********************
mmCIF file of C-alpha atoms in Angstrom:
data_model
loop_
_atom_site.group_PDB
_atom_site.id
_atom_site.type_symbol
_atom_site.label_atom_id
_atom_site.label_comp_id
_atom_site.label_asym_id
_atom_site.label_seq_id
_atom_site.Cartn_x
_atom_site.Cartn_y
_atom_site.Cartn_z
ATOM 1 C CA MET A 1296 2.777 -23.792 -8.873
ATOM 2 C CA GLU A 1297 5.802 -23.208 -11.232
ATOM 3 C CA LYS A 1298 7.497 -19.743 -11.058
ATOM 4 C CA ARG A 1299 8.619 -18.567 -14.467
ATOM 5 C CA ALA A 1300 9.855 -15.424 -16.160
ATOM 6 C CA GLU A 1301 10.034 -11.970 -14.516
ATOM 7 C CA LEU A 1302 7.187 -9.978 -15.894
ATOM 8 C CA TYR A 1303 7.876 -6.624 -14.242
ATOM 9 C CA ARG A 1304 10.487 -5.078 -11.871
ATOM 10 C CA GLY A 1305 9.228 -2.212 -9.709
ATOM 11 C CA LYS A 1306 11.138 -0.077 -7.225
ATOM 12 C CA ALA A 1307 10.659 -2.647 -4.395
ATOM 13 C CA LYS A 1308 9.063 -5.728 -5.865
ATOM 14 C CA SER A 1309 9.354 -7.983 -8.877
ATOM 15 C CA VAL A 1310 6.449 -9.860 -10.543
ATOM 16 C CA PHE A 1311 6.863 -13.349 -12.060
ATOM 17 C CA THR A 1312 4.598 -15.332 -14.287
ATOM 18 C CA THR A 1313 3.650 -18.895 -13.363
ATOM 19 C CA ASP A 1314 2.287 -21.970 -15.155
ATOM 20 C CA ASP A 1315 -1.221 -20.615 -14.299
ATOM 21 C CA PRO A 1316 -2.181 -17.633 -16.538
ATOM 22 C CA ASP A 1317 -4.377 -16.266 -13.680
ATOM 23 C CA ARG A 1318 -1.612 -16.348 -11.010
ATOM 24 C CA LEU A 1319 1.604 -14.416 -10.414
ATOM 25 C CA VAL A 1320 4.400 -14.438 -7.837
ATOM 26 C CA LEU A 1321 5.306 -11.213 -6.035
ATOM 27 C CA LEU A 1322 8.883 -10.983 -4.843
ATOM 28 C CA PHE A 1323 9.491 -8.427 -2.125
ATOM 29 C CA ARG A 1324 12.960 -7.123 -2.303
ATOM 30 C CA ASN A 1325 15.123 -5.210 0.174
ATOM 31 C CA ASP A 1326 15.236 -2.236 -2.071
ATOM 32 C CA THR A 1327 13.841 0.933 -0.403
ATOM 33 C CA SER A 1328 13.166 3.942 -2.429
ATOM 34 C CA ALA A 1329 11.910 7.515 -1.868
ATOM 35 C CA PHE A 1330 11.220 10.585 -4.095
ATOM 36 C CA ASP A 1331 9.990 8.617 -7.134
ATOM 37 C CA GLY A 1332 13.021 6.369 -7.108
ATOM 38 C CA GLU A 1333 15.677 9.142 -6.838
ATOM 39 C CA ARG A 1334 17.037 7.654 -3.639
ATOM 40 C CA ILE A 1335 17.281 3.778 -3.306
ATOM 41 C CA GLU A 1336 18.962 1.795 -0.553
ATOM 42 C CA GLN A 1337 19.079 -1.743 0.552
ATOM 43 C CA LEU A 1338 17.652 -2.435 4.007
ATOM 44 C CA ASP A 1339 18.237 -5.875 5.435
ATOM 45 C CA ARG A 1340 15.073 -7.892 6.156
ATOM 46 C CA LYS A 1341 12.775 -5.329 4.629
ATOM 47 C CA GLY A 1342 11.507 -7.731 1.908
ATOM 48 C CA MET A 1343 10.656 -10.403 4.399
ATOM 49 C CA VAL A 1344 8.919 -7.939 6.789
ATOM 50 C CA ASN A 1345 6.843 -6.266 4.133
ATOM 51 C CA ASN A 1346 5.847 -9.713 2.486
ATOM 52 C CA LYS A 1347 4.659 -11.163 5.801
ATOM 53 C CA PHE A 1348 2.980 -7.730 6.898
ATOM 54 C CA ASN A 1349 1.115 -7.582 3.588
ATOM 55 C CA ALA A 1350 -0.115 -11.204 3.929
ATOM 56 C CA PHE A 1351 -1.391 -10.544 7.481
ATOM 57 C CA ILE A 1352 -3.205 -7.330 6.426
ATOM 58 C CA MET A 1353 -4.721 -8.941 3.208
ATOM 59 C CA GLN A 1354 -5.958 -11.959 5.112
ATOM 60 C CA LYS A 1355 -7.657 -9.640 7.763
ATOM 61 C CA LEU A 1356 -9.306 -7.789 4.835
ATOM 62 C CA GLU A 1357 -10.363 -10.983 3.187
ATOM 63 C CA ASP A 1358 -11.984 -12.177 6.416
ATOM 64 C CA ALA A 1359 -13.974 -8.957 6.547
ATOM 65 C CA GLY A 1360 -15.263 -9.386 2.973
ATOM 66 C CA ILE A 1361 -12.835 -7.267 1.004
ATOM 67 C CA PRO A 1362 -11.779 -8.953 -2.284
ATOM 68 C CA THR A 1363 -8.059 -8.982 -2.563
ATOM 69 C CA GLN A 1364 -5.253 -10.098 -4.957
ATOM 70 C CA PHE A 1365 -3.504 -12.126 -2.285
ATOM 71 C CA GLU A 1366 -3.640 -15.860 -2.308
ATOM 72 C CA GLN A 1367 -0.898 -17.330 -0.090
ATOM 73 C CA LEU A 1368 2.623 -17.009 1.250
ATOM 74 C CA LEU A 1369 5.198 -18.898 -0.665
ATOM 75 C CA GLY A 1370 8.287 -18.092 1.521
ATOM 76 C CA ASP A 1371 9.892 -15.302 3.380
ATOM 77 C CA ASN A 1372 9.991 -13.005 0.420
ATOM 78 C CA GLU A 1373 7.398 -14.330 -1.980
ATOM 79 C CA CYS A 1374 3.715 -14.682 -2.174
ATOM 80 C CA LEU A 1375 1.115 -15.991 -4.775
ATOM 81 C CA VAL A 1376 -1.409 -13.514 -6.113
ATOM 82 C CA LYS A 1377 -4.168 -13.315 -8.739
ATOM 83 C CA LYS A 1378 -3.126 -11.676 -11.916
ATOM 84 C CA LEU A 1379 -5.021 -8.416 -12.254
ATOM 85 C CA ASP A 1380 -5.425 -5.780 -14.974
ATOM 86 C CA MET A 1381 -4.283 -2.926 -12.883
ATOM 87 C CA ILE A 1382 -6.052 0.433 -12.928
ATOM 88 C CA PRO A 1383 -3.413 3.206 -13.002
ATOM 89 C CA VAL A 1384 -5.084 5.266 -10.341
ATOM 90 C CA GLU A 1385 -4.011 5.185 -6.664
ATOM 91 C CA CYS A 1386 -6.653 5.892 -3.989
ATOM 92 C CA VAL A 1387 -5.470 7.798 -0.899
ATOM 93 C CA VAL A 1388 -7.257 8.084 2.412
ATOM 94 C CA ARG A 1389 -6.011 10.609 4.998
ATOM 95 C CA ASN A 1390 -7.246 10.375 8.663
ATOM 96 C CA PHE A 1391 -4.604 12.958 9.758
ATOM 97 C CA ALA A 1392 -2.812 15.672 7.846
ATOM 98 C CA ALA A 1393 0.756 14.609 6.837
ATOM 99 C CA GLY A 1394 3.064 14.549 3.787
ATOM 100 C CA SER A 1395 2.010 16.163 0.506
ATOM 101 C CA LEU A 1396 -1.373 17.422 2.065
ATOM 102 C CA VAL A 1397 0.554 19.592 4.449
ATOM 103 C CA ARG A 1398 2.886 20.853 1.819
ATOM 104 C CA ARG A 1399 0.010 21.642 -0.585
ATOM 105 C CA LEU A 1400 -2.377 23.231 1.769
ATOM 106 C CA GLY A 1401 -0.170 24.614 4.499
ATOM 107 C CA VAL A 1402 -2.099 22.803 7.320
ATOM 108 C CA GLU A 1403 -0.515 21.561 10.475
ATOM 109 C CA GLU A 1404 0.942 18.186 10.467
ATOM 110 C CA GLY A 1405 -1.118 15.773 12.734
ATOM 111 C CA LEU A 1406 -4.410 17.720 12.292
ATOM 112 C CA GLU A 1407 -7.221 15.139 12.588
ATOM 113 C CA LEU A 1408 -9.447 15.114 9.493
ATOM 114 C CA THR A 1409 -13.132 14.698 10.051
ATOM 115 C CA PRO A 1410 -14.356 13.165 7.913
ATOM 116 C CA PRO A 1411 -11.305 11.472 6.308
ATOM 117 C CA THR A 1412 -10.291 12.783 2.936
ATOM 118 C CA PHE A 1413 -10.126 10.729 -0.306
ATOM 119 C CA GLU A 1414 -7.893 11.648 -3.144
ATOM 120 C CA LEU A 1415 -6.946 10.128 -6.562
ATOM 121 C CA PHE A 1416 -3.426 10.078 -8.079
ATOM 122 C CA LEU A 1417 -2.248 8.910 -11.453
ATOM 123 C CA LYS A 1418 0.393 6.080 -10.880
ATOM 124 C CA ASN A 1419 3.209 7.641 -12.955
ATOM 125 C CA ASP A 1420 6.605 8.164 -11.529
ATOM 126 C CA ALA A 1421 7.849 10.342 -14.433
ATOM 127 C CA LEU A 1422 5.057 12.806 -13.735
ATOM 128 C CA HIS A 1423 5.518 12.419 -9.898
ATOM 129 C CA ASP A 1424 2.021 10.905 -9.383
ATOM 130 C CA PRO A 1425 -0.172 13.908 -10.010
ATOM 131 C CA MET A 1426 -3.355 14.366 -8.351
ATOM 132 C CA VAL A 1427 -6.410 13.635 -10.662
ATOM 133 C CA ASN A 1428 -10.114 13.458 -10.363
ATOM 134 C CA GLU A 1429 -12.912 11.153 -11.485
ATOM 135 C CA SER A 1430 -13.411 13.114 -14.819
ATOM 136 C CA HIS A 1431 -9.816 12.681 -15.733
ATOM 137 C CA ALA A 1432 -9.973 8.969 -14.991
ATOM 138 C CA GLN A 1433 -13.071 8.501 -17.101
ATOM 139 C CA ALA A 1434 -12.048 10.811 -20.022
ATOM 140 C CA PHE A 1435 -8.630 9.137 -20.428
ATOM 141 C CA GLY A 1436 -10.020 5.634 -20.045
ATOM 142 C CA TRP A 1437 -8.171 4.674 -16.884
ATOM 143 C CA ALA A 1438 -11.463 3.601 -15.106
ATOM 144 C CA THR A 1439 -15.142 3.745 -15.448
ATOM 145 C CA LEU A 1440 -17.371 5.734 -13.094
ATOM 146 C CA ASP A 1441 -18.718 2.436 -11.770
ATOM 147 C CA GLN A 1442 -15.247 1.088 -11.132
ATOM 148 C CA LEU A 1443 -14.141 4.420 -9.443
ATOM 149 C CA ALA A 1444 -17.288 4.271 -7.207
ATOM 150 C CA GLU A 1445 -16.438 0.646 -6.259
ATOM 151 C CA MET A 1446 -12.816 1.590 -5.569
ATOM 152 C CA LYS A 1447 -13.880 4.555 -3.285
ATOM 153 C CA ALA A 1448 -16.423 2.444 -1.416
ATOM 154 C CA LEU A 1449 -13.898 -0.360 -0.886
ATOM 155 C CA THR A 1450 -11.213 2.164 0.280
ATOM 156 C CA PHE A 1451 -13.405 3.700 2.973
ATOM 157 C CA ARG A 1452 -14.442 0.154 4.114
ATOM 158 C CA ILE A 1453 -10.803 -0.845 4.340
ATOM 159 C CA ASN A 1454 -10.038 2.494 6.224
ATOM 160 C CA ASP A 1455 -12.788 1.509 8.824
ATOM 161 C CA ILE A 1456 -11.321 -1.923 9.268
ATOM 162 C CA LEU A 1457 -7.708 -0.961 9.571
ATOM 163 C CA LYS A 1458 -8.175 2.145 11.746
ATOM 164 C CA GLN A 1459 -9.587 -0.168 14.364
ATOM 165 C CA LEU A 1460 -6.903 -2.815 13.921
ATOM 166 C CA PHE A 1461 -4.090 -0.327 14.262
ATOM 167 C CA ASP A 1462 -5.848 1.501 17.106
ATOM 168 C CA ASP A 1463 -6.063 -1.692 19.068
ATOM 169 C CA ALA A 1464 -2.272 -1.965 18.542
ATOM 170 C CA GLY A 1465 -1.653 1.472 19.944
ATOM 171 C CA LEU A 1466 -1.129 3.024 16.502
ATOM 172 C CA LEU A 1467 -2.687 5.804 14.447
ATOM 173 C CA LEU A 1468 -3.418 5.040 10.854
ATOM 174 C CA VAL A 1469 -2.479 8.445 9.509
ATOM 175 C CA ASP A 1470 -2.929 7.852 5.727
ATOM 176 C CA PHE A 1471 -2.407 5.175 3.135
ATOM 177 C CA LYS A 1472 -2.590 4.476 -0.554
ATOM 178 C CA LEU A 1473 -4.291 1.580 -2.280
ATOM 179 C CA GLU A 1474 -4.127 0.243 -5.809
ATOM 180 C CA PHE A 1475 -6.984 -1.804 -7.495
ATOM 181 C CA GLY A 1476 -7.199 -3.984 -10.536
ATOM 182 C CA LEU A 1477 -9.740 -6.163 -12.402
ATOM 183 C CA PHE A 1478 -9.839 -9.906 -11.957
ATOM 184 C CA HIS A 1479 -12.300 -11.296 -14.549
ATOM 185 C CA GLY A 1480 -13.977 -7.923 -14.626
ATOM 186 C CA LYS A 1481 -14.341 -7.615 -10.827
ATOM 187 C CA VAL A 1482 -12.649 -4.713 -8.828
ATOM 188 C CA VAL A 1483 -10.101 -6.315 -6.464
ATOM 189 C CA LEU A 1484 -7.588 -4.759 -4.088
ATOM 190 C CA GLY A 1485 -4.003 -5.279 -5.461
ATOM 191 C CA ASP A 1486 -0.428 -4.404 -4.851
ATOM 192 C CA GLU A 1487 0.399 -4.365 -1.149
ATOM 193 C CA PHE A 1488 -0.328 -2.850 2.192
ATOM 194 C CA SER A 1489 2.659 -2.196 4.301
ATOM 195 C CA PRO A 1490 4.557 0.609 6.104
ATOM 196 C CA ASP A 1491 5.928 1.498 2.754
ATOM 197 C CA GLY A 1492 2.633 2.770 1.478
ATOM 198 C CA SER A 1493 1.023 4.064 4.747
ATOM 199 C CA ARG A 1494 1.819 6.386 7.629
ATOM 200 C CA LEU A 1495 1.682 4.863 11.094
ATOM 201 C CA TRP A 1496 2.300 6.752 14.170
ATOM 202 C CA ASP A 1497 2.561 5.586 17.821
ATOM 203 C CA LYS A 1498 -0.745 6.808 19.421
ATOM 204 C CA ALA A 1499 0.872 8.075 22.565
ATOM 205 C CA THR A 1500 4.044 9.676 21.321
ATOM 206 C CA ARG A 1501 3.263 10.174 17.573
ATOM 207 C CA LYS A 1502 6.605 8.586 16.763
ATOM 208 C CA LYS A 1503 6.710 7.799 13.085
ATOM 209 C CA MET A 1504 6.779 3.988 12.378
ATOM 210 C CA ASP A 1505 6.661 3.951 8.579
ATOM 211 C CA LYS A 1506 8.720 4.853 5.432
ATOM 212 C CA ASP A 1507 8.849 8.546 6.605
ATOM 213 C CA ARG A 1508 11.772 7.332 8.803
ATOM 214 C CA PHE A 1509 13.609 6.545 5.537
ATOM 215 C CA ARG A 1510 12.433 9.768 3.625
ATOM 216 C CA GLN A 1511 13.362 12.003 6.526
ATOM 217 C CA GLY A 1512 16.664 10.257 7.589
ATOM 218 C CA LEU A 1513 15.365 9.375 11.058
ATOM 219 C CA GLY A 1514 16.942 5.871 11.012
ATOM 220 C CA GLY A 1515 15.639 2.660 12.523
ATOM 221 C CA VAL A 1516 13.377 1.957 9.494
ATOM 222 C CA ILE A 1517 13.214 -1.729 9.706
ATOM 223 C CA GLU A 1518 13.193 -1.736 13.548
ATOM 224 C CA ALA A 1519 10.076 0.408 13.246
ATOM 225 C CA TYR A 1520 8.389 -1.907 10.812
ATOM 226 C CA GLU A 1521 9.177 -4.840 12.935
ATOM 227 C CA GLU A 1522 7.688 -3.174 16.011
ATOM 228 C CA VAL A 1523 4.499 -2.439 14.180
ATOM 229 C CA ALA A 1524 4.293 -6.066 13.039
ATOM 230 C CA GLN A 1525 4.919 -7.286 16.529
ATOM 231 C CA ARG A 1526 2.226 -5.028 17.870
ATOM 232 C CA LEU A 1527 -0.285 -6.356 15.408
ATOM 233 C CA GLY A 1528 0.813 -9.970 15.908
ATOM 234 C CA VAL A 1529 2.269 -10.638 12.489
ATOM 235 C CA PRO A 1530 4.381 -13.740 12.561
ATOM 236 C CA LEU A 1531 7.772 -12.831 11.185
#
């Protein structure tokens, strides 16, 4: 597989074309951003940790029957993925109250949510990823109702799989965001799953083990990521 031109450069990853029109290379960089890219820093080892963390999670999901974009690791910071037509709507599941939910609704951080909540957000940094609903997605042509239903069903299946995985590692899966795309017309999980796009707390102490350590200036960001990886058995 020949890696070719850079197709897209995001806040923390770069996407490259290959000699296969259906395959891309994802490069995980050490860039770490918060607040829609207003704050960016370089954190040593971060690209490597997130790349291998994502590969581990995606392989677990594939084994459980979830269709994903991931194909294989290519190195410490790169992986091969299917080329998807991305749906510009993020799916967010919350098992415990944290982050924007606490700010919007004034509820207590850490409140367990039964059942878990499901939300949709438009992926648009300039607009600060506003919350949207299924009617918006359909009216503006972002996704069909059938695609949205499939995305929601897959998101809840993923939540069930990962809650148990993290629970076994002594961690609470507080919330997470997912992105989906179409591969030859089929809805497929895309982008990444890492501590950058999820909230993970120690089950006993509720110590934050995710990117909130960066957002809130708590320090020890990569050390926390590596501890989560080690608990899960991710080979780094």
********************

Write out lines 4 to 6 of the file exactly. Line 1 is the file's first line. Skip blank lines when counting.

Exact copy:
_atom_site.group_PDB
_atom_site.id
_atom_site.type_symbol